Being able to witness the beauty of Israel with your own eyes is an incredibly special thing. To look upon the land of God and behold the majesty and splendor of the land and the people is something which is open to everyone but few ever actualize.
In the Middle Ages, people from all over the world made huge sacrifices to journey to the Holy Land, in order to see the land and step foot on its holy soil. The experience was so powerful, so life changing, that often those who undertook to make the journey changed their last name in order to signify the importance of the experience which they had gone through.
Today, with modern technology, seeing the Land of Israel is much easier. One can look online for pictures, or alternatively even book a quick trip to fly here from almost anywhere in the world. The journey is not nearly as prohibitive or challenging as it once was, but it can be just as life-altering.
For those who cannot make the journey and are looking to find a bit more of the essence of Israel than what can be provided by online media, Israel365 has come up with a solution. View the land through the eyes of someone for whom the beauty and majesty of Israel are as real now as they have ever been.
Meet Jodi Sugar. Jodi, an immigrant to Israel who is originally from Haverhill, Massachusetts, has been photographing Israel ever since she moved here. “I came to see the land”, she told Breaking Israel News, “to see it and to share it with the rest of the world. I want people to see the beauty of Israel for what it truly is.”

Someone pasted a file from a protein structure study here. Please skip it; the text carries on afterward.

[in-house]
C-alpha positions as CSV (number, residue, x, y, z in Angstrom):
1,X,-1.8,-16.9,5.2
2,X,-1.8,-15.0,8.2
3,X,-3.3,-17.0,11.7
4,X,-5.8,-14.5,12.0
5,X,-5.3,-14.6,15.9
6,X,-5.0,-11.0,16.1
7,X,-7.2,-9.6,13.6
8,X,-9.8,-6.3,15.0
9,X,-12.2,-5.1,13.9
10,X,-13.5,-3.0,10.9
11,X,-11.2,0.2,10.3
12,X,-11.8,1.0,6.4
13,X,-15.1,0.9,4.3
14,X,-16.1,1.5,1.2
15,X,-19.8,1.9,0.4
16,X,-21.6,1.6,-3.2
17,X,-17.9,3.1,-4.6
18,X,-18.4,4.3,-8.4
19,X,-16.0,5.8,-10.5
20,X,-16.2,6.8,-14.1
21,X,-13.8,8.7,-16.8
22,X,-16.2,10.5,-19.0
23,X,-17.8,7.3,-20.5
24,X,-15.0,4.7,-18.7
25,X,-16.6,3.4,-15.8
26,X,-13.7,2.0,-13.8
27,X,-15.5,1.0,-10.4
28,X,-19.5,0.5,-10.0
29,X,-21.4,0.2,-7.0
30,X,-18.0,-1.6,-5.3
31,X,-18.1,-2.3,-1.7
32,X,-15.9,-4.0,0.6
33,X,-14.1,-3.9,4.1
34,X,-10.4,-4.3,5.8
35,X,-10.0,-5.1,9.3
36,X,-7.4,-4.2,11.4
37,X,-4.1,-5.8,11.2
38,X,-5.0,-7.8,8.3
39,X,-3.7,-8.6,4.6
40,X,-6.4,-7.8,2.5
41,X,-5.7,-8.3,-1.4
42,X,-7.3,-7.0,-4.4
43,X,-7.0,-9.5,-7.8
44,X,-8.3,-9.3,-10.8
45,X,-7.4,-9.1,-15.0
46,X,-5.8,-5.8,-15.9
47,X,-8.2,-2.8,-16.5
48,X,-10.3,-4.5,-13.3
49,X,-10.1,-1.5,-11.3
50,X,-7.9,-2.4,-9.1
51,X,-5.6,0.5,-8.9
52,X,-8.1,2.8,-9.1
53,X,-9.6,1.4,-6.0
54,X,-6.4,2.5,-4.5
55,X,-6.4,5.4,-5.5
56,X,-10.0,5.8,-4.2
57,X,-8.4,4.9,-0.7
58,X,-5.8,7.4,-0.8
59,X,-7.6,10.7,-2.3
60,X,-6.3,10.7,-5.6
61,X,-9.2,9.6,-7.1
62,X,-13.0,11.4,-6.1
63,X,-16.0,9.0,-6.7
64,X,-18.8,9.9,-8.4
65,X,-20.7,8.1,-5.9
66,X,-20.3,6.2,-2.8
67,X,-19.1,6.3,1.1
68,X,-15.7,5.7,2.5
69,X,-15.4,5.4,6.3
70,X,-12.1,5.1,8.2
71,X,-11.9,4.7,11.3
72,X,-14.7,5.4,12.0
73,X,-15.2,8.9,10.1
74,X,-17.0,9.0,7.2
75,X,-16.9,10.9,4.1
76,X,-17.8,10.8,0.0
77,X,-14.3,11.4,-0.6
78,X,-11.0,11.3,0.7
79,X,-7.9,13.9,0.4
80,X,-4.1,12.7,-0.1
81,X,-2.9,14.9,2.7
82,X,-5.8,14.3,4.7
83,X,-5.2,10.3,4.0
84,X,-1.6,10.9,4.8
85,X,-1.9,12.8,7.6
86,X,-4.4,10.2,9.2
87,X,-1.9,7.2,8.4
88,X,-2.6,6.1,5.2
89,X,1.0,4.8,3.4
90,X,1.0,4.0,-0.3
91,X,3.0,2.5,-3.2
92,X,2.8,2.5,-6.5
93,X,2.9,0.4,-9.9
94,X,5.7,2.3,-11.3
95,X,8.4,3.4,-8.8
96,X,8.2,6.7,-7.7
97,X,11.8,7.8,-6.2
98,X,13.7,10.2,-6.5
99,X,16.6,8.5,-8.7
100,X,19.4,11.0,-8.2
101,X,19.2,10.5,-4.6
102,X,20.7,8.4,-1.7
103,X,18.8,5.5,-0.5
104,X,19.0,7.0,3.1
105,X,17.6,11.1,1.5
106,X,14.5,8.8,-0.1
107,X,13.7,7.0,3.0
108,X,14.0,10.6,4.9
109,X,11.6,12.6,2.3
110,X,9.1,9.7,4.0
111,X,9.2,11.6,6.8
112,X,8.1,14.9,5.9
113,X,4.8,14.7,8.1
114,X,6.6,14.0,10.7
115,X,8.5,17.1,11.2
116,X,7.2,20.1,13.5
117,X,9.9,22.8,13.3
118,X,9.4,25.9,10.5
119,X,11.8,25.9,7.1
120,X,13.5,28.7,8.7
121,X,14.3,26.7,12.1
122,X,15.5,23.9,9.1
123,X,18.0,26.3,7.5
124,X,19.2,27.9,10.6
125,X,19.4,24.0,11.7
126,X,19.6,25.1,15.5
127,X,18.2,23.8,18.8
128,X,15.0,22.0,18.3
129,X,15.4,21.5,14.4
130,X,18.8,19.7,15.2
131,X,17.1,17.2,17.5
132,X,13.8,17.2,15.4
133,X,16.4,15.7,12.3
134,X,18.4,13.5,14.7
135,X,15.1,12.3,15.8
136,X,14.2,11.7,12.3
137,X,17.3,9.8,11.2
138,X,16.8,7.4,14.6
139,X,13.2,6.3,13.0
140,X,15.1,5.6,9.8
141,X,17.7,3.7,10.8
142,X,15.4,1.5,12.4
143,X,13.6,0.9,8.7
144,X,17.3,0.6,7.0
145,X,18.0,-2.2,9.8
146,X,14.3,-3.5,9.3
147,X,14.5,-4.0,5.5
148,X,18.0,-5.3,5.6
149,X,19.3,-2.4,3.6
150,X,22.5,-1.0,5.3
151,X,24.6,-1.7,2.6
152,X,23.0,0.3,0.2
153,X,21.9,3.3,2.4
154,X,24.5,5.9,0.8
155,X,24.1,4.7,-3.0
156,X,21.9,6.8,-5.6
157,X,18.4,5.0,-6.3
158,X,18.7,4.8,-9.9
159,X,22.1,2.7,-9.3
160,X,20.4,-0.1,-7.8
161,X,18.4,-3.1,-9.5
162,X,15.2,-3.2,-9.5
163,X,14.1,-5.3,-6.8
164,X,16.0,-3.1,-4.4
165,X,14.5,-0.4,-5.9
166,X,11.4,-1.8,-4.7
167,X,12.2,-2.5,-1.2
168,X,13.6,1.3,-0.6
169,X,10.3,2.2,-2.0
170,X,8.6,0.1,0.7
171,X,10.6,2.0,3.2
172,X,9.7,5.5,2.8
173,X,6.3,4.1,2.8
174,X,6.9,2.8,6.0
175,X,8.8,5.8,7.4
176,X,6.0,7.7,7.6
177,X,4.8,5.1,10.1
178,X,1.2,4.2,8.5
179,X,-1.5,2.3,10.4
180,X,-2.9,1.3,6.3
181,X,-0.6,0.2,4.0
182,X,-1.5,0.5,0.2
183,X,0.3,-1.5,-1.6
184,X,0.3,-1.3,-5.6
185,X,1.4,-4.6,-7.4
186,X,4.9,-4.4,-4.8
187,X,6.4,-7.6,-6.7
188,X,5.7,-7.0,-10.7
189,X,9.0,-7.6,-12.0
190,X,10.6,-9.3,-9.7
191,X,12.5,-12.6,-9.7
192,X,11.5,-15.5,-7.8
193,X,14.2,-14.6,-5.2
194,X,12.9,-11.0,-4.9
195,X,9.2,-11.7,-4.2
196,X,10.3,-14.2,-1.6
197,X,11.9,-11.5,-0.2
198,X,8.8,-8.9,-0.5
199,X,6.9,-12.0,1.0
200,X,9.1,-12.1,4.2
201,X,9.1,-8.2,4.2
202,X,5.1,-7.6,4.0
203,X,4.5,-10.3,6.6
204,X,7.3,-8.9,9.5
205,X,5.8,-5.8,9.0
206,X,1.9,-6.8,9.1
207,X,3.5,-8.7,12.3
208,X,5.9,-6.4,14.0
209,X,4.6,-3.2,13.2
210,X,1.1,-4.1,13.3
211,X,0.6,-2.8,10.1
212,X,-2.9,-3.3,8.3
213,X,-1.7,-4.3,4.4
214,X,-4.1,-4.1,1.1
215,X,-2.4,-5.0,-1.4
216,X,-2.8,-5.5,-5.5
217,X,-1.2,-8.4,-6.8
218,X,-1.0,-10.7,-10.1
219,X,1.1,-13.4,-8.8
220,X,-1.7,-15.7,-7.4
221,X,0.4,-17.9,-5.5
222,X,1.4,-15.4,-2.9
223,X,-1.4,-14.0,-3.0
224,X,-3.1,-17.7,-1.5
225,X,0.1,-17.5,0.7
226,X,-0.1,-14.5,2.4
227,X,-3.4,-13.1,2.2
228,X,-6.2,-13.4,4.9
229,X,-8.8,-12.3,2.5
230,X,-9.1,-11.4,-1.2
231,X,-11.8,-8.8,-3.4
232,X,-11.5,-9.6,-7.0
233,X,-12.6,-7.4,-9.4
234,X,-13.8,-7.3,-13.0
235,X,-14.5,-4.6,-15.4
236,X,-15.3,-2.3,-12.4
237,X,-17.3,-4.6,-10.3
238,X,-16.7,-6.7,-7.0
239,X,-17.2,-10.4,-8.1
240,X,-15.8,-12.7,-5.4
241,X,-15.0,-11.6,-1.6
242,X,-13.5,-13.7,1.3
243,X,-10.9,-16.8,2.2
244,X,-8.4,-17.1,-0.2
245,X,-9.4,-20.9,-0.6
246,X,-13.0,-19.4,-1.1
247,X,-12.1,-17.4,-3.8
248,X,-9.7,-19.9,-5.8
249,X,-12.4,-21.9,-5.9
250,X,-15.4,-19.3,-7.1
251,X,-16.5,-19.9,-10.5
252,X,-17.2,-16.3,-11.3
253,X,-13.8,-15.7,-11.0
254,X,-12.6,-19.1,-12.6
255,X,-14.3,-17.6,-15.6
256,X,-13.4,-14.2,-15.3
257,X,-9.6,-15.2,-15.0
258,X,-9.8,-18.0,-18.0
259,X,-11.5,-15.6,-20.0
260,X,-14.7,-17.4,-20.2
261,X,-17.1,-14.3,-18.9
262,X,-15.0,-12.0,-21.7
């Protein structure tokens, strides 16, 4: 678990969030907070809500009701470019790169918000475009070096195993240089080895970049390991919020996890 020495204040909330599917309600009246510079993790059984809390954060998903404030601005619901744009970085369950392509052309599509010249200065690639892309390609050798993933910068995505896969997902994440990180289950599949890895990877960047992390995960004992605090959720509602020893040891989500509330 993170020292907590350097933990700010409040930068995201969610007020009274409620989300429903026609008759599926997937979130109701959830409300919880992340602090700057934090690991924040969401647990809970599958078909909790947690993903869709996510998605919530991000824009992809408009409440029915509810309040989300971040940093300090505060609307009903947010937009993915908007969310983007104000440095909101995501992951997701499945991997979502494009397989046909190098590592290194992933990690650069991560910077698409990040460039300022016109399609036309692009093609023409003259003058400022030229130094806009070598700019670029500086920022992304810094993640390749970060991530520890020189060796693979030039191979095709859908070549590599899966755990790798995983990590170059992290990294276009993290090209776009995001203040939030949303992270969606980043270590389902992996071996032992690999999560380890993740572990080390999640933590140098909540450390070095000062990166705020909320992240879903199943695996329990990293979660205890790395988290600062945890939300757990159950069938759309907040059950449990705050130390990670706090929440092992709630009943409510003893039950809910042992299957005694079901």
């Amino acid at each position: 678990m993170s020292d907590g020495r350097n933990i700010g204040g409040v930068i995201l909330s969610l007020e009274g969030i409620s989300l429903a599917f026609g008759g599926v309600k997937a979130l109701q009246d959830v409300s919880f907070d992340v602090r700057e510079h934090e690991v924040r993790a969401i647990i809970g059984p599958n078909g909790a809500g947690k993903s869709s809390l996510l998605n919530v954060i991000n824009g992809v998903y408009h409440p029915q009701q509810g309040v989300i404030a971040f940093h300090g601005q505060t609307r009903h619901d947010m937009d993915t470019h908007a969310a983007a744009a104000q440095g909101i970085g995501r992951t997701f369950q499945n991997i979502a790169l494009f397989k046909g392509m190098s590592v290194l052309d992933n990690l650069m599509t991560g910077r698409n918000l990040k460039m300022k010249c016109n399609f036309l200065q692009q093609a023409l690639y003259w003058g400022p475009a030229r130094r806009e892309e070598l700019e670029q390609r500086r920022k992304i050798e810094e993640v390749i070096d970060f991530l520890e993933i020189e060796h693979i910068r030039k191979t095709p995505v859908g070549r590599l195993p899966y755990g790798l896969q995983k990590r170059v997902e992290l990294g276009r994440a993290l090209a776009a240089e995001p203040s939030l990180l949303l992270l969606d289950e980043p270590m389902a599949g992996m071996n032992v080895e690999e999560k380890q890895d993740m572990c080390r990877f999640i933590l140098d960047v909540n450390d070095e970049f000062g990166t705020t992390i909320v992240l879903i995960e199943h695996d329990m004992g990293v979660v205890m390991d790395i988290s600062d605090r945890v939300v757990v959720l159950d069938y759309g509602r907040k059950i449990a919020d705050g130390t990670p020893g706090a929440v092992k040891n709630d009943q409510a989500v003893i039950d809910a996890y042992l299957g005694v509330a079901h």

Jodi has been the featured photographer of the Israel365 calendar for the past three years, and why she does it is simply out of love.
“I want people all over the world to see the beauty of Israel. We are continuously inundated with photographs that show Israel in a negative light, especially this year with the war. I want people to know that Israel is a beautiful country. We aren’t just a giant desert, or an embattled war-torn country. There is a lot of beauty here and it is important that people see that,” she said.
Jodi has focused this year’s calendar on capturing a wide array of the beauty of the land, and matching it with the specific months as well as passages from the Bible. The biblical passages she says are there in order to “further connect everyone to the land.”
“Every part of the land is special to me and it is all God’s gift, and I wanted to capture that,” Jodi explained. “It is like when one has special food on the Shabbat [Sabbath] or holidays, the food just doesn’t taste the same the rest of the time. That is what Israel is. A person can take beautiful pictures in Colorado of the Grand Canyon, or at a national park, or of a volcano, but they would be lacking a beauty which is brought about by a spiritual connection to a place. That special connection can only be found here in the land of the Bible, in God’s land.”
Jodi gave an example of what she meant by how this unique specialness, the connection between God and the land, reflected itself in her photography: “The sky is so blue when one is here in Israel. It simply is a different color than it is in other places. There is a brightness that is apparent all the time. I feel that it is different, more heavenly somehow, possibly representing the color of God’s throne.” (In Jewish tradition the color of God’s throne is azure or sapphire blue.)